Friday, November 09, 2012
Two Problems for Historical Game Designers
Two military/political aspects of the ancient world hold a fascination for me, because I've not found or seen a really satisfactory way to represent them in games. These are the problems of "the bump" and of tribute.
The first of these is what I call "the bump" or the push. This is the way that horse barbarians migrating out of Central Asia pushed other barbarians before them. Sometimes the pushing continued until ultimately some of them crossed over the borders of the civilized world. For example, the Huns pushed the Goths into the Roman Empire in the late fourth century A.D., and helped push the Vandals/Alans/Sueves/Allamanni/Franks as well.
In historical games that have the benefit (or curse) of hindsight/foresight often the player representing the Goths, knowing the Huns are coming, moves into the Roman Empire on his own. But in terms of causality that is backwards, a flaw that's a consequence of putting history into repeatable gameplay. Also there can be cases where the player is not certain that the Huns (or whoever) are coming, or are coming immediately (this turn). But there's rarely a mechanism in games to enable the Goths to react immediately according to what the Huns do.
If the nation is not allowed to vacate an area until actually attacked then some of the hindsight/foresight problem goes away. But if they're not allowed to flee and attack somebody farther up the line that we don't have a true bump.
I have tried various rules that allow horse units to withdraw from combat without fighting and move to another adjacent area to cause a fight there, more or less replicating the pushing action, the bump, on the steppe. But this can be complex and time-consuming whken there are multiple simultaneous bumps, and I've never found it satisfactory; and it doesn't reflect more subtle pushes that affect foot barbarians farther on (the other Germans).
Confederations and Submissions
Associated with this problem is the problem of shifting tribal confederations. Historians believe that the typical large tribal groups that attacked civilized areas were confederations made up of many tribes, including tribes of varying ethnicities. So the Huns were not all Mongols - or is it Turks, nobody's really sure - but some were Iranians (Sarmatians, Alans) and some were other peoples that they'd picked up in their travels. The Franks were a confederation of many tribes, although probably all German tribes. The Vandals famous for sacking Rome in 455 A.D. were actually much more complex, with two kinds of Vandals plus hangers-on from other tribes including even the Iranian Alans. Along with them into Iberia came the Suevi who were themselves a confederation of Marccomani and Quadi (IIRC), but again mostly Germans.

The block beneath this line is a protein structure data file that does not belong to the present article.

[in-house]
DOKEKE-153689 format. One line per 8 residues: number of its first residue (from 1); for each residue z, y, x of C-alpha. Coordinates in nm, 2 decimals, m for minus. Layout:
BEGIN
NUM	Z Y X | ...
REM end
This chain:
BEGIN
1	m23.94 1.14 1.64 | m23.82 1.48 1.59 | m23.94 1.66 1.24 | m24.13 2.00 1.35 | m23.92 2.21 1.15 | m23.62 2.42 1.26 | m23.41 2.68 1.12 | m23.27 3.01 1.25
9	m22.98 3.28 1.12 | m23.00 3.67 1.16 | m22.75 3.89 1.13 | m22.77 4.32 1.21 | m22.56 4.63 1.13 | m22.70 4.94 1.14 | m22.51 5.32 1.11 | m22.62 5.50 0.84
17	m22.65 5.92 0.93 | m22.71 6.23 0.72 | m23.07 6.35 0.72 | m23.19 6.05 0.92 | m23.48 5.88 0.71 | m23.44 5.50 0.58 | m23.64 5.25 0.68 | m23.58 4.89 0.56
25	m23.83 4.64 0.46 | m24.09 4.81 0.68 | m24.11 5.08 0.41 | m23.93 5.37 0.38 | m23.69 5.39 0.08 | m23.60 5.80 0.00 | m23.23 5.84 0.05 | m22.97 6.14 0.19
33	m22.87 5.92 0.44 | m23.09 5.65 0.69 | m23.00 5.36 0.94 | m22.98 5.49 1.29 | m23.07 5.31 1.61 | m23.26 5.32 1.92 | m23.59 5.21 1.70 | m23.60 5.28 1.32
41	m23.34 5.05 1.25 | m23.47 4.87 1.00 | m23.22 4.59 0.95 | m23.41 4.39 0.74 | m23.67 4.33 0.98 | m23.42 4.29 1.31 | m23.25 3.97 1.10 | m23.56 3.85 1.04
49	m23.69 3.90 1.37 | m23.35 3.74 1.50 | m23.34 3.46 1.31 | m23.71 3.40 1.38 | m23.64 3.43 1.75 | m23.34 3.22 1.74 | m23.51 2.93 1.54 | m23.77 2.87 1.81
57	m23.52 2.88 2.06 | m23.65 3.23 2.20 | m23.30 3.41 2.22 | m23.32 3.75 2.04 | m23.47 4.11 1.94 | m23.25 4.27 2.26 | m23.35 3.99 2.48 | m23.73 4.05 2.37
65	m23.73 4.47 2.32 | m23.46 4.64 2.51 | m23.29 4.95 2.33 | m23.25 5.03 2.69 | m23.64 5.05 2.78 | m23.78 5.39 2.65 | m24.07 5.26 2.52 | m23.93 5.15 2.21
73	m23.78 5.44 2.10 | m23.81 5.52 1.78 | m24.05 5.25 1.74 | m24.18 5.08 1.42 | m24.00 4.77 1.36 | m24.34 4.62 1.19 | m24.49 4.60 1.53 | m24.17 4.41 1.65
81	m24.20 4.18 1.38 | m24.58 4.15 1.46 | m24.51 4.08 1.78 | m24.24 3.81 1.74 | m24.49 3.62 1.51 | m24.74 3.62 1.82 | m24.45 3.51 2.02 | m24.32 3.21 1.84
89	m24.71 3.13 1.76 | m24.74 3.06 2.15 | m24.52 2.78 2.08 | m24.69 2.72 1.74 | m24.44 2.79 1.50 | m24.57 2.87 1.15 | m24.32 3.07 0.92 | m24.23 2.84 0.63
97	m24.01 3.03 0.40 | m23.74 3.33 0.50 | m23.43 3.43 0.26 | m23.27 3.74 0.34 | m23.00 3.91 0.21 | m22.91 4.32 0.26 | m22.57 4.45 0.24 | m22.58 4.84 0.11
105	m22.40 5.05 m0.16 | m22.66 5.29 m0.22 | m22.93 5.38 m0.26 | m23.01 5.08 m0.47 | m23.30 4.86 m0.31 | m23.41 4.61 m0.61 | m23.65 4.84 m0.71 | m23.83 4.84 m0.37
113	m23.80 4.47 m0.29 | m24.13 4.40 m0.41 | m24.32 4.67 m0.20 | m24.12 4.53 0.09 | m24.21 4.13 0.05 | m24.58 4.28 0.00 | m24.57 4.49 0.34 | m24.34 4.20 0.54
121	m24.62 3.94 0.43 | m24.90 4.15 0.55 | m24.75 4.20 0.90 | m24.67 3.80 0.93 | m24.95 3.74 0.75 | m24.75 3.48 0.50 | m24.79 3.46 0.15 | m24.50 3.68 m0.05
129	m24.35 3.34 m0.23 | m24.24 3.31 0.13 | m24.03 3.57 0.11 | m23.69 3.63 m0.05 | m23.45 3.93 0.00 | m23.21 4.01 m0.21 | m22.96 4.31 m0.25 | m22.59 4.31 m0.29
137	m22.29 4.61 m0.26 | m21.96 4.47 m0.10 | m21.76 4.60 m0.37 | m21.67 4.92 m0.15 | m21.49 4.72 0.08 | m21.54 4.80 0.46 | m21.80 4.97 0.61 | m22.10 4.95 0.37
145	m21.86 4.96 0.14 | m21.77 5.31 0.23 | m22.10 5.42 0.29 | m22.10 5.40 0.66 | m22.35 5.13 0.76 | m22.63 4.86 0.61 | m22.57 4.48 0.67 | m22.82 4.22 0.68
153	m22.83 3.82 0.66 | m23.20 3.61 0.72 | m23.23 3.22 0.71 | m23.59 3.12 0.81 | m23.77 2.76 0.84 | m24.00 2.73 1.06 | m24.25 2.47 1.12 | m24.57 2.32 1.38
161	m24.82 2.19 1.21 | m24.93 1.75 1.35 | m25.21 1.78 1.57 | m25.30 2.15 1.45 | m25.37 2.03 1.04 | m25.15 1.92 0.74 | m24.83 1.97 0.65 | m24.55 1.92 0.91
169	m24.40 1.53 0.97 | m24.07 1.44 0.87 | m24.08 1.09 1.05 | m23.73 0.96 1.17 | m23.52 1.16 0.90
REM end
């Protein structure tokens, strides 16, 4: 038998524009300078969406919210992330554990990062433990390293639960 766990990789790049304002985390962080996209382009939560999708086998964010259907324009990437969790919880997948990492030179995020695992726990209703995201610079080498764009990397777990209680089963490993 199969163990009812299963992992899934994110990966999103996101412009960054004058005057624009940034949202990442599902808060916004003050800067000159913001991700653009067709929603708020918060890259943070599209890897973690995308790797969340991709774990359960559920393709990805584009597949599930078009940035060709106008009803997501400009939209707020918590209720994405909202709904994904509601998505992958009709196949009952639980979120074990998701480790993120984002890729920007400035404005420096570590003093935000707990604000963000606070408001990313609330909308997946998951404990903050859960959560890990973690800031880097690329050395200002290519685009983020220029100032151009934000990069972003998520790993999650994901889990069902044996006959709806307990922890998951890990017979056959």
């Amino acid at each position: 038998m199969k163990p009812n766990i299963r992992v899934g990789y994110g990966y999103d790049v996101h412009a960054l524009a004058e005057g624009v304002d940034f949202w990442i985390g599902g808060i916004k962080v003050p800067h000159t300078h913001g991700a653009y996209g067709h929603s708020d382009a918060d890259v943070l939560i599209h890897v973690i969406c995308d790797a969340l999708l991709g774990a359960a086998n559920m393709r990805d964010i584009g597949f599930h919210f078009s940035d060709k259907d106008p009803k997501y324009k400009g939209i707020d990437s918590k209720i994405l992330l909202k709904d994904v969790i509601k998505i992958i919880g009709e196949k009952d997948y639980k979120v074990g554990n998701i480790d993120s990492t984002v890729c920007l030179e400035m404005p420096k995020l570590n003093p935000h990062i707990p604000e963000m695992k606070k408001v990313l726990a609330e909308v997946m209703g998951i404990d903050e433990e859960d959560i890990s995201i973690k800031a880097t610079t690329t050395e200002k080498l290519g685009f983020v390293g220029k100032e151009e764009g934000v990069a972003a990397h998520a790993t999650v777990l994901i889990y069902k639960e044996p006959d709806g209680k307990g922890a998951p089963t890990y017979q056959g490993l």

This also extends to the long-term submission of one barbarian tribe to another, as of the Germanic Gepids to the Huns. (A confederation including Gepids finally took down the Hun empire after the death of Attila. The Lombards and Avars later did away with the Gepids.) Yes, there are submission rules in Britannia, but those don't reflect the reality that tribes submitted to the Huns made up a considerable part of Attila's force that invaded Gaul in 451.
How do we represent the coming together (and sometimes coming apart) of these tribal confederations? How do we keep track of who is who? How do we decide when a tribe submits and when it unsubmits?
The second fascinating aspect of the ancient world is the interaction between tribute and control, especially in the ancient Near East. It seems that most warfare was not actually intended to conquer new land but only to raid adjacent nations into submission, both to gather loot and so that the victims would peaceably pay tribute in the future. The Assyrian empire especially was known for this, and only gradually did they take full control of areas they raided as their tributaries again and again reneged on their promises, especially when a new king came to power. Typically an Assyrian king went on campaign almost every year in order to chastise some opponent by raiding their lands. Sometimes the Assyrian kings raised stele that described in detail the loot they received in the tribute they extracted. And when the king died it was often necessary for his successor to go back and raid areas that had been tributary but stopped as soon as the strong King passed away. In most ancient Near Eastern empires the borders we see on maps represent tributary areas rather than a year-round control, though a few maps differentiate the two as best we can with limited knowledge.